Can An Employer Ban Negativity In The Workplace? Not According To The NLRB

Over the last few years we have written about the increasing relevance of the National Labor Relations Board (“NLRB”) for non-union employers.  Earlier this month, the NLRB issued two more opinions that are directly applicable to the non-union workplace.  In both decisions, the NLRB found that language in the employer’s policies interfered with employees’ Section 7 rights.  Section 7 protects an employee’s right to participate in concerted activities for the purpose of mutual aid and protection.  Section 7 is much broader than protection for joining a union and engaging in collective activity with and through union representation.

In Hills and Dales General Hospital, the employer’s Values and Standards of Behavior policy, included the following paragraphs:

Teamwork
We will not make negative comments about our fellow team members and will take every opportunity to speak well of each other.

We will represent Hills & Dales in the community in a positive and professional manner in every opportunity.

Attitude
We will not engage in or listen to negativity or gossip.  We will recognize that listening without acting to stop it is the same as participating.

The employer had developed this policy to address a negative work environment that had developed among employees and that had led to low employee morale and the loss of customers.

Similarly in First Transit, Inc., the employer had published an employee handbook banning “[d]iscourteous or inappropriate attitude or behavior toward passengers, other employees, or members of the public.”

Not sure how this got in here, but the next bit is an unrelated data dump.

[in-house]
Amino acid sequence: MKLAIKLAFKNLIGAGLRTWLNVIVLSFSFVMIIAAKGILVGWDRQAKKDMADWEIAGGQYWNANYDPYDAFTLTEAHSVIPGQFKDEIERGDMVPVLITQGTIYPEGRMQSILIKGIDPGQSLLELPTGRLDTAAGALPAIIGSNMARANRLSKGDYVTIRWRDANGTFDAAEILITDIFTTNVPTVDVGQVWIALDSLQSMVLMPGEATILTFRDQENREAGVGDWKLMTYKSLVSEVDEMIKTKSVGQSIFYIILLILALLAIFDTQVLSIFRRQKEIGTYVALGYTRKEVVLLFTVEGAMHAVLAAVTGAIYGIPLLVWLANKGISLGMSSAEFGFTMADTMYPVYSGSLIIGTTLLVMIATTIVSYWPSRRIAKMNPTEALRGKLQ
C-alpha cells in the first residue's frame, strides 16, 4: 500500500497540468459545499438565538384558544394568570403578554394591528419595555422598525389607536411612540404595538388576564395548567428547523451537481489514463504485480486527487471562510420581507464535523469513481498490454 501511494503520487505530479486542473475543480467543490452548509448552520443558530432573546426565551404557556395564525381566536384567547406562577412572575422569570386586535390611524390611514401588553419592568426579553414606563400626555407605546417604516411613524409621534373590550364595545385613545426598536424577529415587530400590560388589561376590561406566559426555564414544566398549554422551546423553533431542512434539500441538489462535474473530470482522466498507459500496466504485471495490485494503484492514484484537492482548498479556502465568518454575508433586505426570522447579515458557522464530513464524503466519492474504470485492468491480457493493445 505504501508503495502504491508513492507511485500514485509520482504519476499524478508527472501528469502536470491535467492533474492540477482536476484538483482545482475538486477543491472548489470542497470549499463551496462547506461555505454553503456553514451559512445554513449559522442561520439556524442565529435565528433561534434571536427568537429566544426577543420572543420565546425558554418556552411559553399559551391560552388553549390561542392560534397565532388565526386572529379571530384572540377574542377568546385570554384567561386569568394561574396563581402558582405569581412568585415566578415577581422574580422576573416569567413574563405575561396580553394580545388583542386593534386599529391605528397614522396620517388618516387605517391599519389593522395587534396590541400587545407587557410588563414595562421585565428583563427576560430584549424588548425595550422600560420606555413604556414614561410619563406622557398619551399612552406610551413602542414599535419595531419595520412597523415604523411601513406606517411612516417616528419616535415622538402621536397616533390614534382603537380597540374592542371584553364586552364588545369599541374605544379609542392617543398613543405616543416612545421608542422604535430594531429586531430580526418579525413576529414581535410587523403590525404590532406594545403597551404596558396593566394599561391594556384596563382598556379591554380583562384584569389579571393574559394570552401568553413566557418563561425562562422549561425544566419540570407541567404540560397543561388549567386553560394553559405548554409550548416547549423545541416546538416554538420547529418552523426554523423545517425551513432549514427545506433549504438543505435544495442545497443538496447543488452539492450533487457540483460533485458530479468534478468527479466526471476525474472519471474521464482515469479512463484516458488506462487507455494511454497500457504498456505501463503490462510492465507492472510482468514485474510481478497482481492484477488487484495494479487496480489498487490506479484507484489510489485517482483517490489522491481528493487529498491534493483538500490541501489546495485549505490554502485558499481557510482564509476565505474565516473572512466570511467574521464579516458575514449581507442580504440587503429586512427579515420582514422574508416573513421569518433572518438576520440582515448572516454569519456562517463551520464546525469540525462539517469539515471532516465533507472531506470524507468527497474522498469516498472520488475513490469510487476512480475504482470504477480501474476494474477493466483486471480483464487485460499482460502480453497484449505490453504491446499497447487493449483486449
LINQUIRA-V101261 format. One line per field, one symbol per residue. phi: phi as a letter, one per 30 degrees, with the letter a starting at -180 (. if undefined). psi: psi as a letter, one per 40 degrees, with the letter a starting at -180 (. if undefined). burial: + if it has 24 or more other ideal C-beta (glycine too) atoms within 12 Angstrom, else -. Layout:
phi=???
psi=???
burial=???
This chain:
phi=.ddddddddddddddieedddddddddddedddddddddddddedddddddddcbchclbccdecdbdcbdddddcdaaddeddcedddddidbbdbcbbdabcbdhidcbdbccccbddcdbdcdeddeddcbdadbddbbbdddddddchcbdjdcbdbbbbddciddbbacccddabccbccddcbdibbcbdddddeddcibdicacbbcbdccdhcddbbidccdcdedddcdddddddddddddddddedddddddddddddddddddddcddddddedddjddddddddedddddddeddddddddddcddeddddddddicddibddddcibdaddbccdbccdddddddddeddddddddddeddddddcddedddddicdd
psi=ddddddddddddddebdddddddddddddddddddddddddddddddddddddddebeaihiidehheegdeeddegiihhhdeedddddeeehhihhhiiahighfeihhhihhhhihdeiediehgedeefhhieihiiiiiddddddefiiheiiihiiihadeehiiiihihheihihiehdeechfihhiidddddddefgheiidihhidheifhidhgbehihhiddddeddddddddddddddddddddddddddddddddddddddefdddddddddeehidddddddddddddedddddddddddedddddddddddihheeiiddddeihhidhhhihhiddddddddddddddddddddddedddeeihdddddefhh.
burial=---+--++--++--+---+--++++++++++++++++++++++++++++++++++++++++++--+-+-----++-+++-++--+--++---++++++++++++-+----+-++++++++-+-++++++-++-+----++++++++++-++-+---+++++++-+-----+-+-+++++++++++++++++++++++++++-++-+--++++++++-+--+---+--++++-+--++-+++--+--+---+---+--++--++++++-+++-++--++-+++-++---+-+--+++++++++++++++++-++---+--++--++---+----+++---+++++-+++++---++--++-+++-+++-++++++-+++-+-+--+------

In both cases, the NLRB found that the employer policies could reasonably be interpreted by employees to interfere with their Section 7 right to engage in concerted activities for mutual aid and protection.  For example, the NLRB found that the hospital’s rule against negativity could reasonably be interpreted by an employee to prevent the employee from making negative statements about their terms and conditions of employment to a third party—a right clearly protected by Section 7.  These two decisions continue the NLRB’s trend of continued scrutiny of policies that apply in the non-union setting.

What Employers Should Do

If your company has handbook language, written policies or workplace rules that speak in broad terms about positive communication, lack of negativity, courtesy or unprofessionalism, consider how these NLRB opinions may apply to the relevant language.  It is plain that the NLRB is adopting a very expansive view about what language may reasonably be interpreted to impede the exercise of Section 7 rights.  In some cases, it may be advisable to both rewrite the rule or policy in a narrow fashion and also add “savings” language that calls out how the rule or policy is not intended to interfere with any employee’s exercise of any legal rights.  

 

Topics:  Courtesy Policy, Employee Handbooks, Hills and Dales, NLRB, Section 7

Published In: Labor & Employment Updates

DISCLAIMER: Because of the generality of this update, the information provided herein may not be applicable in all situations and should not be acted upon without specific legal advice based on particular situations.

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